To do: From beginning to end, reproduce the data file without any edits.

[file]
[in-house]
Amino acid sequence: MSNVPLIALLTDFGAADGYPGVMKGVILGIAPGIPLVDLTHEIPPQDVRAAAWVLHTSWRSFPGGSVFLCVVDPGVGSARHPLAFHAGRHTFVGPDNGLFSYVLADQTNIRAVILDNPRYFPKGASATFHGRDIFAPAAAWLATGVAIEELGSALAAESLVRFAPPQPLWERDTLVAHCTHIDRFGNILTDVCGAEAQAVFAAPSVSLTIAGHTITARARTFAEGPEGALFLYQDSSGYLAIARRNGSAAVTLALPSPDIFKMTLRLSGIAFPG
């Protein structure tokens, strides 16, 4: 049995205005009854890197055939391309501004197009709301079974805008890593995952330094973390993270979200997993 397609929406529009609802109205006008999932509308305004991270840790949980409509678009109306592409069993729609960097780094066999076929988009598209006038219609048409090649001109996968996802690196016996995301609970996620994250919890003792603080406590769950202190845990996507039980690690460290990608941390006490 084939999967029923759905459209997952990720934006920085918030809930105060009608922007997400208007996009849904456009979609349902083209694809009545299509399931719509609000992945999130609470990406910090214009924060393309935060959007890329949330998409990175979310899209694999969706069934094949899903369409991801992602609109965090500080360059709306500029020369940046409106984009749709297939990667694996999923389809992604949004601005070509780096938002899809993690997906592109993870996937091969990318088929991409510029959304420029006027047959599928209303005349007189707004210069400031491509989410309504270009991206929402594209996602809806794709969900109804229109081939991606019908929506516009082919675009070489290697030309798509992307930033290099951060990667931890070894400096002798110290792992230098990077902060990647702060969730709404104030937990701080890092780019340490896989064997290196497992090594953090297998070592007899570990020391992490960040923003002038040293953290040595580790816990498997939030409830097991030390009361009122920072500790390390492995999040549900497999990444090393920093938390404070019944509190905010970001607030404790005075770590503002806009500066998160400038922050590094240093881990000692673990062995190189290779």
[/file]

[in-house]
Amino acid sequence: MSNVPLIALLTDFGAADGYPGVMKGVILGIAPGIPLVDLTHEIPPQDVRAAAWVLHTSWRSFPGGSVFLCVVDPGVGSARHPLAFHAGRHTFVGPDNGLFSYVLADQTNIRAVILDNPRYFPKGASATFHGRDIFAPAAAWLATGVAIEELGSALAAESLVRFAPPQPLWERDTLVAHCTHIDRFGNILTDVCGAEAQAVFAAPSVSLTIAGHTITARARTFAEGPEGALFLYQDSSGYLAIARRNGSAAVTLALPSPDIFKMTLRLSGIAFPG
């Protein structure tokens, strides 16, 4: 049995205005009854890197055939391309501004197009709301079974805008890593995952330094973390993270979200997993 397609929406529009609802109205006008999932509308305004991270840790949980409509678009109306592409069993729609960097780094066999076929988009598209006038219609048409090649001109996968996802690196016996995301609970996620994250919890003792603080406590769950202190845990996507039980690690460290990608941390006490 084939999967029923759905459209997952990720934006920085918030809930105060009608922007997400208007996009849904456009979609349902083209694809009545299509399931719509609000992945999130609470990406910090214009924060393309935060959007890329949330998409990175979310899209694999969706069934094949899903369409991801992602609109965090500080360059709306500029020369940046409106984009749709297939990667694996999923389809992604949004601005070509780096938002899809993690997906592109993870996937091969990318088929991409510029959304420029006027047959599928209303005349007189707004210069400031491509989410309504270009991206929402594209996602809806794709969900109804229109081939991606019908929506516009082919675009070489290697030309798509992307930033290099951060990667931890070894400096002798110290792992230098990077902060990647702060969730709404104030937990701080890092780019340490896989064997290196497992090594953090297998070592007899570990020391992490960040923003002038040293953290040595580790816990498997939030409830097991030390009361009122920072500790390390492995999040549900497999990444090393920093938390404070019944509190905010970001607030404790005075770590503002806009500066998160400038922050590094240093881990000692673990062995190189290779």